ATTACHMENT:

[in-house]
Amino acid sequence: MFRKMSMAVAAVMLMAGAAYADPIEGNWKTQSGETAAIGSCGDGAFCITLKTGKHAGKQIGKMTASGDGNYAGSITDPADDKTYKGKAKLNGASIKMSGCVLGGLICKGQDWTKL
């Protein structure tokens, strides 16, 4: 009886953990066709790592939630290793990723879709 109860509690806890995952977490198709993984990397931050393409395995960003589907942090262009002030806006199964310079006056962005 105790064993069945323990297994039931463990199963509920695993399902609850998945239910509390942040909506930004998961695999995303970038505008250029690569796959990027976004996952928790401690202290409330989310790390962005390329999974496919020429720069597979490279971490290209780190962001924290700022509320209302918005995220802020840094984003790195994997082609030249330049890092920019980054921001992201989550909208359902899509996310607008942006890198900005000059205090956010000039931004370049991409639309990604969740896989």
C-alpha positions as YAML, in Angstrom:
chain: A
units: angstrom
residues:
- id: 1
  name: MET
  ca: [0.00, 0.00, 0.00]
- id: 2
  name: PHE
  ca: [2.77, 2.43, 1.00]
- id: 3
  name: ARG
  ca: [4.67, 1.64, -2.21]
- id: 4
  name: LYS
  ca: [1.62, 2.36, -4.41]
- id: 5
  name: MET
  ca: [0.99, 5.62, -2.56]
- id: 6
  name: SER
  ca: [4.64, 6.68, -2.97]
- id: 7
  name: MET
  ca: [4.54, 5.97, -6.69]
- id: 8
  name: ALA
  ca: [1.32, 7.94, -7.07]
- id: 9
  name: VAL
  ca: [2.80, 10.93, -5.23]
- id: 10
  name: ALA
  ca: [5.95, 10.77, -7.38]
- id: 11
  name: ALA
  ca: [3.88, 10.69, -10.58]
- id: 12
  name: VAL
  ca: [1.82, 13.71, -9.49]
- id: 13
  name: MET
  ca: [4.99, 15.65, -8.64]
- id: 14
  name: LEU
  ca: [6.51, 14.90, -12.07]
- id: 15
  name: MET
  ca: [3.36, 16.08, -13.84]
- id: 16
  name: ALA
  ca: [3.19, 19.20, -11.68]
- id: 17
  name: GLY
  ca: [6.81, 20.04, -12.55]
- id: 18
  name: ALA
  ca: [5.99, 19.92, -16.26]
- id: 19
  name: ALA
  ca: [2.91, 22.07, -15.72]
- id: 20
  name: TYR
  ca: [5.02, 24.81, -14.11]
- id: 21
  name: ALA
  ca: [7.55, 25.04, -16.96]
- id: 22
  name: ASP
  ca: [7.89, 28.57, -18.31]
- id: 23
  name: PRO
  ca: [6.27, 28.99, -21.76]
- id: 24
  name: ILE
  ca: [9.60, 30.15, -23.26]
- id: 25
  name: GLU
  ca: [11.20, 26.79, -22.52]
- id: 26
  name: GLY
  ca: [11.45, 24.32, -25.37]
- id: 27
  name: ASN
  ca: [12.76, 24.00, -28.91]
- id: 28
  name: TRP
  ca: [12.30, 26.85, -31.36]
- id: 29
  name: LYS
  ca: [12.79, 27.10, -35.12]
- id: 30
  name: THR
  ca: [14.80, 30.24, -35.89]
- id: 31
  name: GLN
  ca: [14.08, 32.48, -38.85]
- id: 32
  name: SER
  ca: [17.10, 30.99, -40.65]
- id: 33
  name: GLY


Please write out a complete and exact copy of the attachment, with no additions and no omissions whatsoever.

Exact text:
[in-house]
Amino acid sequence: MFRKMSMAVAAVMLMAGAAYADPIEGNWKTQSGETAAIGSCGDGAFCITLKTGKHAGKQIGKMTASGDGNYAGSITDPADDKTYKGKAKLNGASIKMSGCVLGGLICKGQDWTKL
């Protein structure tokens, strides 16, 4: 009886953990066709790592939630290793990723879709 109860509690806890995952977490198709993984990397931050393409395995960003589907942090262009002030806006199964310079006056962005 105790064993069945323990297994039931463990199963509920695993399902609850998945239910509390942040909506930004998961695999995303970038505008250029690569796959990027976004996952928790401690202290409330989310790390962005390329999974496919020429720069597979490279971490290209780190962001924290700022509320209302918005995220802020840094984003790195994997082609030249330049890092920019980054921001992201989550909208359902899509996310607008942006890198900005000059205090956010000039931004370049991409639309990604969740896989």
C-alpha positions as YAML, in Angstrom:
chain: A
units: angstrom
residues:
- id: 1
  name: MET
  ca: [0.00, 0.00, 0.00]
- id: 2
  name: PHE
  ca: [2.77, 2.43, 1.00]
- id: 3
  name: ARG
  ca: [4.67, 1.64, -2.21]
- id: 4
  name: LYS
  ca: [1.62, 2.36, -4.41]
- id: 5
  name: MET
  ca: [0.99, 5.62, -2.56]
- id: 6
  name: SER
  ca: [4.64, 6.68, -2.97]
- id: 7
  name: MET
  ca: [4.54, 5.97, -6.69]
- id: 8
  name: ALA
  ca: [1.32, 7.94, -7.07]
- id: 9
  name: VAL
  ca: [2.80, 10.93, -5.23]
- id: 10
  name: ALA
  ca: [5.95, 10.77, -7.38]
- id: 11
  name: ALA
  ca: [3.88, 10.69, -10.58]
- id: 12
  name: VAL
  ca: [1.82, 13.71, -9.49]
- id: 13
  name: MET
  ca: [4.99, 15.65, -8.64]
- id: 14
  name: LEU
  ca: [6.51, 14.90, -12.07]
- id: 15
  name: MET
  ca: [3.36, 16.08, -13.84]
- id: 16
  name: ALA
  ca: [3.19, 19.20, -11.68]
- id: 17
  name: GLY
  ca: [6.81, 20.04, -12.55]
- id: 18
  name: ALA
  ca: [5.99, 19.92, -16.26]
- id: 19
  name: ALA
  ca: [2.91, 22.07, -15.72]
- id: 20
  name: TYR
  ca: [5.02, 24.81, -14.11]
- id: 21
  name: ALA
  ca: [7.55, 25.04, -16.96]
- id: 22
  name: ASP
  ca: [7.89, 28.57, -18.31]
- id: 23
  name: PRO
  ca: [6.27, 28.99, -21.76]
- id: 24
  name: ILE
  ca: [9.60, 30.15, -23.26]
- id: 25
  name: GLU
  ca: [11.20, 26.79, -22.52]
- id: 26
  name: GLY
  ca: [11.45, 24.32, -25.37]
- id: 27
  name: ASN
  ca: [12.76, 24.00, -28.91]
- id: 28
  name: TRP
  ca: [12.30, 26.85, -31.36]
- id: 29
  name: LYS
  ca: [12.79, 27.10, -35.12]
- id: 30
  name: THR
  ca: [14.80, 30.24, -35.89]
- id: 31
  name: GLN
  ca: [14.08, 32.48, -38.85]
- id: 32
  name: SER
  ca: [17.10, 30.99, -40.65]
- id: 33
  name: GLY